Cost based vs rule based

Cost based vs rule based

Post by Rahul Sharm » Sat, 06 Jan 2001 04:11:39



I know that in SQL Server, the optimizer is always cost-based instead of
rule-based.  But I had a question on the driving table:

when I have a query like
select * from a,b,c where a.col1 = b.col1 and b.col2 = c.col2
what is the driving table ?? I believe it's the first table i.e. a. If that
is the case, then isn't it rule based by default ??

In Oracle, the driving table is the last table in the list, so in the above
mentioned query, c is the driving table (rule based).  For cost based, based
on the statistics it will select the driving table.

Thanks,

Rahul

 
 
 

Cost based vs rule based

Post by Bill Mallar » Sat, 06 Jan 2001 04:54:33


Quote:> when I have a query like
> select * from a,b,c where a.col1 = b.col1 and b.col2 = c.col2
> what is the driving table ?? I believe it's the first table i.e. a. If
that
> is the case, then isn't it rule based by default ??

Assuming that the optimizer chooses a nested loop stratefy, the driving
table could be any one of the three tables in question, depending on the
costs associated with each table in the query.

A couple of additional notes:

1.  To force a rule-based approach to this query, you cost SET FORCEPLAN ON,
which would process the query as you originally suggested; table "a" first,
then "b" and "c".

2.  You might want to make explicit the implicit relationship "a.col2 =
c.col2".  The optimizer might be able to form a more efficient query plan
using this information.

Bill Mallary

 
 
 

Cost based vs rule based

Post by Doo » Sat, 06 Jan 2001 06:55:14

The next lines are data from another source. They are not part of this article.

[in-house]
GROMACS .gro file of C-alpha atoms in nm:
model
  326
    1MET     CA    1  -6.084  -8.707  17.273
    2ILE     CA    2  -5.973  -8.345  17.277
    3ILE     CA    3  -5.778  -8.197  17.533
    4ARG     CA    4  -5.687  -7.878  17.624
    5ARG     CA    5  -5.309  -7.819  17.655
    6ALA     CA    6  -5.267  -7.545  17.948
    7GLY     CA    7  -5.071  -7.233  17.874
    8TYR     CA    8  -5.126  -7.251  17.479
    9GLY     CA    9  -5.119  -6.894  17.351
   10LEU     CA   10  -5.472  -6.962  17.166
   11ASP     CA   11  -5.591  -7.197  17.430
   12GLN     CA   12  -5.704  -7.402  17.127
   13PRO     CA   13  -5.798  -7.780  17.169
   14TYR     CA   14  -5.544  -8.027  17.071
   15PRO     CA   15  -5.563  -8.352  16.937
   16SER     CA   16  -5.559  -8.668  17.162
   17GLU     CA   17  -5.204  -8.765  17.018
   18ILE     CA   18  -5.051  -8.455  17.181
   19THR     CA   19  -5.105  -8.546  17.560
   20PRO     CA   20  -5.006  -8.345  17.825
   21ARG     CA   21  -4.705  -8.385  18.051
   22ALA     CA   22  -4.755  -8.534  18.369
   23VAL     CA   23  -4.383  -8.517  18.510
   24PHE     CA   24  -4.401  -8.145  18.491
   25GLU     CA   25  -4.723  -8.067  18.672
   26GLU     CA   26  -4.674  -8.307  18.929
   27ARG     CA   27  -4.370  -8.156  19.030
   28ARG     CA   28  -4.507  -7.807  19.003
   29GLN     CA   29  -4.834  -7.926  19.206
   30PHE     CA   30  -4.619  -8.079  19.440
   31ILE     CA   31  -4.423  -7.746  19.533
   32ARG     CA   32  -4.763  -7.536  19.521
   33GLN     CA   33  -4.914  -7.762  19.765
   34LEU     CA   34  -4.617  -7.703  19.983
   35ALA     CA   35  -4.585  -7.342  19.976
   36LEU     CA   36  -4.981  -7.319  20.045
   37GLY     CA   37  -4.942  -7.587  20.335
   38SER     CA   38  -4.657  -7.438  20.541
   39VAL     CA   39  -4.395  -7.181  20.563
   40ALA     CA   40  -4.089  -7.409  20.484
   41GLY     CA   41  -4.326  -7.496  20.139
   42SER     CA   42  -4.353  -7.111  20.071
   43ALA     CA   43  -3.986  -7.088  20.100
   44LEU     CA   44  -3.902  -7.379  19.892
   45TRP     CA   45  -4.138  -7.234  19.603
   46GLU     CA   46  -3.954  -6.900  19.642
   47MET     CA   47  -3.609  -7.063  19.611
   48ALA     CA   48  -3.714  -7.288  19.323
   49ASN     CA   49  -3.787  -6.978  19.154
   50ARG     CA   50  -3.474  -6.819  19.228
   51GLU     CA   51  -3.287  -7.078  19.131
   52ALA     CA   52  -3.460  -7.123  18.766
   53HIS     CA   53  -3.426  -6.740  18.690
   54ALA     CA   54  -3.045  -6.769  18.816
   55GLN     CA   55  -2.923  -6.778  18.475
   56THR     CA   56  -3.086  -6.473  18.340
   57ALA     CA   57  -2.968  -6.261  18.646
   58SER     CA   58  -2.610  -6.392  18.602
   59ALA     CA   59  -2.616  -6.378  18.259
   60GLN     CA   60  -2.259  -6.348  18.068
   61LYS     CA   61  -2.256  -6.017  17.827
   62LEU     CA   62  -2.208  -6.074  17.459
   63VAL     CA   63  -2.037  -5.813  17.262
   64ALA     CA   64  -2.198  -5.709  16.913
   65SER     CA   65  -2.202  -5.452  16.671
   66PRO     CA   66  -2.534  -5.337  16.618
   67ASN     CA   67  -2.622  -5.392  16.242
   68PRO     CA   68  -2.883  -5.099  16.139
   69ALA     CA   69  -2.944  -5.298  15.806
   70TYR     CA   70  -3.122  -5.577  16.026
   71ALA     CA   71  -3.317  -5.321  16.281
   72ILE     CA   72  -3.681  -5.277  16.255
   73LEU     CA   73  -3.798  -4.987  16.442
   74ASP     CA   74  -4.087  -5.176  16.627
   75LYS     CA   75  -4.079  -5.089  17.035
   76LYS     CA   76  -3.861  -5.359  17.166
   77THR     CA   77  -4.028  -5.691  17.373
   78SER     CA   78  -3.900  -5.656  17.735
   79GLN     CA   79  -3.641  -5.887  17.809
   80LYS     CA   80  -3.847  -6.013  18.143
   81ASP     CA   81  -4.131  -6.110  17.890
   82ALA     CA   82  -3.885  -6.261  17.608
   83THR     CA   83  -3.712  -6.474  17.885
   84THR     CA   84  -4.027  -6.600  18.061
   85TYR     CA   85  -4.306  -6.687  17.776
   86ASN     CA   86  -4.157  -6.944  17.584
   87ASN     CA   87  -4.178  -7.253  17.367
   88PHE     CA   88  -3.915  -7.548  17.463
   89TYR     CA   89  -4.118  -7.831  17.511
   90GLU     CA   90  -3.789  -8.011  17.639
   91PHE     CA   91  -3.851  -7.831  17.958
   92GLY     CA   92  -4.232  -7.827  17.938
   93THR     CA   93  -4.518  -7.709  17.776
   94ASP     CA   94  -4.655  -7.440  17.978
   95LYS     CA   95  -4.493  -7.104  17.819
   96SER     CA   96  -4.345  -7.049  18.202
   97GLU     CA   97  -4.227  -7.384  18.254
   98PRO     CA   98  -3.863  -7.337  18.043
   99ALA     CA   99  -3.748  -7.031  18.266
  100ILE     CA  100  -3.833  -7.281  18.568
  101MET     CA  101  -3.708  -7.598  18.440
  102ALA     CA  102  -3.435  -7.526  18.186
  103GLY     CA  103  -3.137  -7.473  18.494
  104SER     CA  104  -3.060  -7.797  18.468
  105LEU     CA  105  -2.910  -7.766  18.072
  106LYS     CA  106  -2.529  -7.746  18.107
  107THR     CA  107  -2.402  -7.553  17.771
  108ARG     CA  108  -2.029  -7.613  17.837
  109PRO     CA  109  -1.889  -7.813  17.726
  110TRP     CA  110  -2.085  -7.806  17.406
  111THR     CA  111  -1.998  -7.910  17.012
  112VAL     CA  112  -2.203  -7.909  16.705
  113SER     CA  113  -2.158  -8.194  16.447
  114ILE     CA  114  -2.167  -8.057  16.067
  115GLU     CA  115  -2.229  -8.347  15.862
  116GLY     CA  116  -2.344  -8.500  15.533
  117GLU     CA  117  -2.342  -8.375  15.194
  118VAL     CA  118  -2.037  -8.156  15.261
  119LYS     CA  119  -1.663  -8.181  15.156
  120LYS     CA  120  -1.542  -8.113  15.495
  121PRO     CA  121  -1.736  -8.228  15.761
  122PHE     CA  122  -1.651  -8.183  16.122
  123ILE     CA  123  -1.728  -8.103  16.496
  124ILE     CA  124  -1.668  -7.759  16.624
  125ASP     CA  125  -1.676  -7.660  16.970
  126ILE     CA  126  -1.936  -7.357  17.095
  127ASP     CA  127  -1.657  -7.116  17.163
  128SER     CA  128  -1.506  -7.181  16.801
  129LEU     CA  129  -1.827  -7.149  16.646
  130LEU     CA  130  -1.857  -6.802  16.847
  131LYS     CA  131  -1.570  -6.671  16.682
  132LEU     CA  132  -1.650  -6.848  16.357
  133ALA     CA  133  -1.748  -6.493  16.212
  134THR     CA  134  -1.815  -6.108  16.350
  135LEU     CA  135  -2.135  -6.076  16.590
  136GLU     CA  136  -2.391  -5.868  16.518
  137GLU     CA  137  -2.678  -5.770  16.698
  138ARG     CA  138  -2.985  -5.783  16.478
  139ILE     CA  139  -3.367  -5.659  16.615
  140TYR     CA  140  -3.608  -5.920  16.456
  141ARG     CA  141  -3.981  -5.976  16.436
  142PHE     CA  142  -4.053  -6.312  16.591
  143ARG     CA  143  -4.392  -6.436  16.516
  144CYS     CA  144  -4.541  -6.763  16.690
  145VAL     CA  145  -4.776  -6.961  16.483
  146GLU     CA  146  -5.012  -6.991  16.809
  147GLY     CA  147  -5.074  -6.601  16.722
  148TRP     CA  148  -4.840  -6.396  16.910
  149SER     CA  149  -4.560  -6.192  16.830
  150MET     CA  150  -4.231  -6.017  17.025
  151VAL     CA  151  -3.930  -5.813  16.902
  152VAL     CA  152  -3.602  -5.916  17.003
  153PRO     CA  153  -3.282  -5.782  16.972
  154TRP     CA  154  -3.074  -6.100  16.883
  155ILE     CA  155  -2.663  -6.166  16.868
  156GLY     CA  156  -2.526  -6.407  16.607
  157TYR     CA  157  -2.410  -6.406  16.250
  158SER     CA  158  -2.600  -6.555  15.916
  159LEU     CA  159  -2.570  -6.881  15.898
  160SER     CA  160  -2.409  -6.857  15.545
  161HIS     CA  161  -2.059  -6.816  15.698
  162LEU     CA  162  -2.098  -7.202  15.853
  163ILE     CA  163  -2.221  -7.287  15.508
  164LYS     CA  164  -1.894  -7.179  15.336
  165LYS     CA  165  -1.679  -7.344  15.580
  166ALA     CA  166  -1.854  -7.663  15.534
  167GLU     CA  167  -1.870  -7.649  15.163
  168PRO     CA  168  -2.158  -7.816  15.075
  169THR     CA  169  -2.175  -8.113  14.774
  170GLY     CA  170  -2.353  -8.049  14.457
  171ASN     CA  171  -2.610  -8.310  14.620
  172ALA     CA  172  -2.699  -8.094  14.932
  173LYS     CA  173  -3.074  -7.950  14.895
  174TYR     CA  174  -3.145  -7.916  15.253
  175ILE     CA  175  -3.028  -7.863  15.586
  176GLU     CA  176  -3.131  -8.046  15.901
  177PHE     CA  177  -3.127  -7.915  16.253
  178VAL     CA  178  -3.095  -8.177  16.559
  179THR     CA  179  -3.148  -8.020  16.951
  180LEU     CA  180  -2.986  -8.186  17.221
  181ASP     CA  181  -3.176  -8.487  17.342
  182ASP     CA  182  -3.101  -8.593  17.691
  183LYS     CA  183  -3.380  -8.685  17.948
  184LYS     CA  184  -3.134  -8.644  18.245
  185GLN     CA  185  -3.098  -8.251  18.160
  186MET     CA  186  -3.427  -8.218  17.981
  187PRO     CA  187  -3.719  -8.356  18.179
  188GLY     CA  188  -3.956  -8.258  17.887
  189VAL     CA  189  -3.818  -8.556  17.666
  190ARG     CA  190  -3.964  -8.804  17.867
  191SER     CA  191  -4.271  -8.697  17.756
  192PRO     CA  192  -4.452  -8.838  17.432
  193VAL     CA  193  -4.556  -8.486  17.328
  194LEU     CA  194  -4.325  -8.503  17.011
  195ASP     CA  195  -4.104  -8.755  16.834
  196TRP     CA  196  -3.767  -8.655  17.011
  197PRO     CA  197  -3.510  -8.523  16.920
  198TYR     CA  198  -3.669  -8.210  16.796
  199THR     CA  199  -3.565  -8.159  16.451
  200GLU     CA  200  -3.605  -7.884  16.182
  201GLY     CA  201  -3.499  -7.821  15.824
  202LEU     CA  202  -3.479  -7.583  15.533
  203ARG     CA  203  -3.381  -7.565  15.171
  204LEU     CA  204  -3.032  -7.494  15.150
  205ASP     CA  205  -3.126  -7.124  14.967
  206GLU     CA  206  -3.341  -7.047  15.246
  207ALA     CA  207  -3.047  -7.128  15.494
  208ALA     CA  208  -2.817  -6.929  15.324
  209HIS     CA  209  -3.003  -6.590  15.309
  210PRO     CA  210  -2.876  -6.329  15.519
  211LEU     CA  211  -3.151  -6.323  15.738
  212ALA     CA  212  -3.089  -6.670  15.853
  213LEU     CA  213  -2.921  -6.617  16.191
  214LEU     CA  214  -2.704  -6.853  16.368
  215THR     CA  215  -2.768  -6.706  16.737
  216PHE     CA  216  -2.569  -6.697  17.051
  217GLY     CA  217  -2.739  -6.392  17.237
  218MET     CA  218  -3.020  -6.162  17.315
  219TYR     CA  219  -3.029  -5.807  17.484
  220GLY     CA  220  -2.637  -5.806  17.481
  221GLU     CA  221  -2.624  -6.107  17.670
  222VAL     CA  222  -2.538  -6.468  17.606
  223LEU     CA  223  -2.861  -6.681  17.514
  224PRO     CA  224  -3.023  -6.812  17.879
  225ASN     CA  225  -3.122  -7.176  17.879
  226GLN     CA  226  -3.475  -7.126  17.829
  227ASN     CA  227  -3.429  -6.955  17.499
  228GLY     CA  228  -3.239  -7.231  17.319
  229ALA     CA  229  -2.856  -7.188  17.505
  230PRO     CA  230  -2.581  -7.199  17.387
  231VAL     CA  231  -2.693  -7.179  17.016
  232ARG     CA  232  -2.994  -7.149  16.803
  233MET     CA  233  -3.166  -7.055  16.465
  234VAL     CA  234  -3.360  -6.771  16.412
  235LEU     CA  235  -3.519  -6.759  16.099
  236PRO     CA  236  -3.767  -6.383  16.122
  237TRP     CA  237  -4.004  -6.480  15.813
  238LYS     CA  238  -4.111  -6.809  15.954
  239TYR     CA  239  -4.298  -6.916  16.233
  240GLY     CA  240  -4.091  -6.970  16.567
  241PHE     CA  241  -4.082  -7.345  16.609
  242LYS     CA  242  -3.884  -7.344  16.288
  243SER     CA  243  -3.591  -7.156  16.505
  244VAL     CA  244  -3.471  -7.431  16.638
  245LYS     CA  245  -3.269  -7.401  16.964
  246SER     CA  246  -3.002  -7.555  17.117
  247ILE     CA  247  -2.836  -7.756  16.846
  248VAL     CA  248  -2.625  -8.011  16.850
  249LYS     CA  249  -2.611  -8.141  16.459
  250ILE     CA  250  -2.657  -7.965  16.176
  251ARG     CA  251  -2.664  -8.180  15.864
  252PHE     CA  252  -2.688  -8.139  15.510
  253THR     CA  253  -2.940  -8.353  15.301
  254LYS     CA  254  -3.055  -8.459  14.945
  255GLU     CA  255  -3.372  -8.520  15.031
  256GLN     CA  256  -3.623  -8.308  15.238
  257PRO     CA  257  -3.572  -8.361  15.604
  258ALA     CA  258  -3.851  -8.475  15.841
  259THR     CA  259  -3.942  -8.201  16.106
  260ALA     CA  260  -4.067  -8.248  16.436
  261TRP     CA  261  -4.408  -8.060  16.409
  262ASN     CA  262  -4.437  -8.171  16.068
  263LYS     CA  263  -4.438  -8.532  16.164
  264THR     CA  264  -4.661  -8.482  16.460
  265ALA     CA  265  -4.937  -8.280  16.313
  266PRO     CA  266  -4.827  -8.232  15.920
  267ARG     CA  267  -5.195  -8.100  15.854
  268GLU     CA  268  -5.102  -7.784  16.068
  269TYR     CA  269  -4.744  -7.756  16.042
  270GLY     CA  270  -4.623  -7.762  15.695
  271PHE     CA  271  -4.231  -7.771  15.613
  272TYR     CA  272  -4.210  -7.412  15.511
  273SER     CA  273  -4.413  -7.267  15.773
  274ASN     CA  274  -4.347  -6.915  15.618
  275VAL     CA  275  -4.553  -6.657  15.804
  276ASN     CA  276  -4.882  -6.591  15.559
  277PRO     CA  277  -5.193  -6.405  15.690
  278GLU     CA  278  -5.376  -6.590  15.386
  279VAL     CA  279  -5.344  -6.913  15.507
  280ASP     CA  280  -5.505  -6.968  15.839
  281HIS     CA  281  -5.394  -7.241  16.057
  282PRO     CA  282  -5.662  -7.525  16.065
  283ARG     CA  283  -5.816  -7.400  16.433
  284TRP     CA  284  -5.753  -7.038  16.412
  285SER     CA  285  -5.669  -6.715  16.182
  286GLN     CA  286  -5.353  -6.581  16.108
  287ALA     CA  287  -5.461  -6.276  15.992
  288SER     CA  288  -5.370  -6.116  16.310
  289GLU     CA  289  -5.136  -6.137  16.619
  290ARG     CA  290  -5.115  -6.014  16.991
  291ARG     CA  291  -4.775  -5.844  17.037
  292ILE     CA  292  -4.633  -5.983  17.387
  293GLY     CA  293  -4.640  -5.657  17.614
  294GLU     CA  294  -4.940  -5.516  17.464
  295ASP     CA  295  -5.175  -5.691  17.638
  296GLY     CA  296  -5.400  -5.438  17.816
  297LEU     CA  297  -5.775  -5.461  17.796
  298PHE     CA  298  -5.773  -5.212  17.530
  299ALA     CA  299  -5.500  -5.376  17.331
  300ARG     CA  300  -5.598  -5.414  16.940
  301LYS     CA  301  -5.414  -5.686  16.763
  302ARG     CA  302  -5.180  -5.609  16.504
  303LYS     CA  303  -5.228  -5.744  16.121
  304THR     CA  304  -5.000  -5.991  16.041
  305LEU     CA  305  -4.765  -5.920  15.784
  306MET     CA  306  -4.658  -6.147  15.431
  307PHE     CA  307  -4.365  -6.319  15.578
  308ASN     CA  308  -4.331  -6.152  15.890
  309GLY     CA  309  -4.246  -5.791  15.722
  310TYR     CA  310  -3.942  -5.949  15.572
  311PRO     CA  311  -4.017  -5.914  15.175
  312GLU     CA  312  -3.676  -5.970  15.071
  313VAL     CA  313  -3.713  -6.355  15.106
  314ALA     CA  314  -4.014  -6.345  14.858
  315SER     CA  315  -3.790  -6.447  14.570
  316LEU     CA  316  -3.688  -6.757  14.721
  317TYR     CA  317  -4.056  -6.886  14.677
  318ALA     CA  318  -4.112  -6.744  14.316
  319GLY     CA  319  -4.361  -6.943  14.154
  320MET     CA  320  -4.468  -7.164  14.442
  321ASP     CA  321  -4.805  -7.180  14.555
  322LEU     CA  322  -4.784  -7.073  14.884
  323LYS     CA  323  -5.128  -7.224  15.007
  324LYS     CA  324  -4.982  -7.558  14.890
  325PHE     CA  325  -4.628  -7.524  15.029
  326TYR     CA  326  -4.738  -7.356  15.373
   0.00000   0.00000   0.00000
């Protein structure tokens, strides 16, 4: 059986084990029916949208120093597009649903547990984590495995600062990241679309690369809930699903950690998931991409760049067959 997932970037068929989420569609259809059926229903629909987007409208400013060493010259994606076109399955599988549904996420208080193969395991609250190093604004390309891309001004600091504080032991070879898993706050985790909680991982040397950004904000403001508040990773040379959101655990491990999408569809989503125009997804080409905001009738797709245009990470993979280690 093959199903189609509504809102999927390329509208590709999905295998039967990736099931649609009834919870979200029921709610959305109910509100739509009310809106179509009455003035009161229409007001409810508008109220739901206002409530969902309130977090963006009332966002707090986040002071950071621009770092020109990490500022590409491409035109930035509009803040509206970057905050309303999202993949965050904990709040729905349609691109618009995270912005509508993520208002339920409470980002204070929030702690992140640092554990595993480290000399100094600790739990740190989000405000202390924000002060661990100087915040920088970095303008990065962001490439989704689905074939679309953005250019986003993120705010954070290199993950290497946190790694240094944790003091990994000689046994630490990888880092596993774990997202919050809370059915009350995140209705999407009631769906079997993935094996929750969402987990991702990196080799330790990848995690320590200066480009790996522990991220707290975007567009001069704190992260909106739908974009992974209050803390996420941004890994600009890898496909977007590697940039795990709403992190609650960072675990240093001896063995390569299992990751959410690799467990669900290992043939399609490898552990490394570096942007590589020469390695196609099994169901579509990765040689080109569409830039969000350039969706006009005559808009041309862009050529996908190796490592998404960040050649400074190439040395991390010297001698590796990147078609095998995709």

SELECT * FROM a, b, c will give you all columns from a, b and c.

SELECT a.* FROM a, b, c will give you all a columns that meet the WHREE
clause you specified.

--
Doo
Senior Data Architect / DBA
PlanetJam Media Group


Quote:> > when I have a query like
> > select * from a,b,c where a.col1 = b.col1 and b.col2 = c.col2
> > what is the driving table ?? I believe it's the first table i.e. a. If
> that
> > is the case, then isn't it rule based by default ??

> Assuming that the optimizer chooses a nested loop stratefy, the driving
> table could be any one of the three tables in question, depending on the
> costs associated with each table in the query.

> A couple of additional notes:

> 1.  To force a rule-based approach to this query, you cost SET FORCEPLAN
ON,
> which would process the query as you originally suggested; table "a"
first,
> then "b" and "c".

> 2.  You might want to make explicit the implicit relationship "a.col2 =
> c.col2".  The optimizer might be able to form a more efficient query plan
> using this information.

> Bill Mallary

 
 
 

1. cost based optimizer vs rule based optimizer

Hi
Does anyone have any opinions on which optimizer to use?
Are they comparable? Is one always better than the other?  
Does it depend on the database ( volume, rate of change)

Any info appreciated.
BTW we are using oracle 8.0.3 under NT.

Thanks
Kel Bahi
Creo Products

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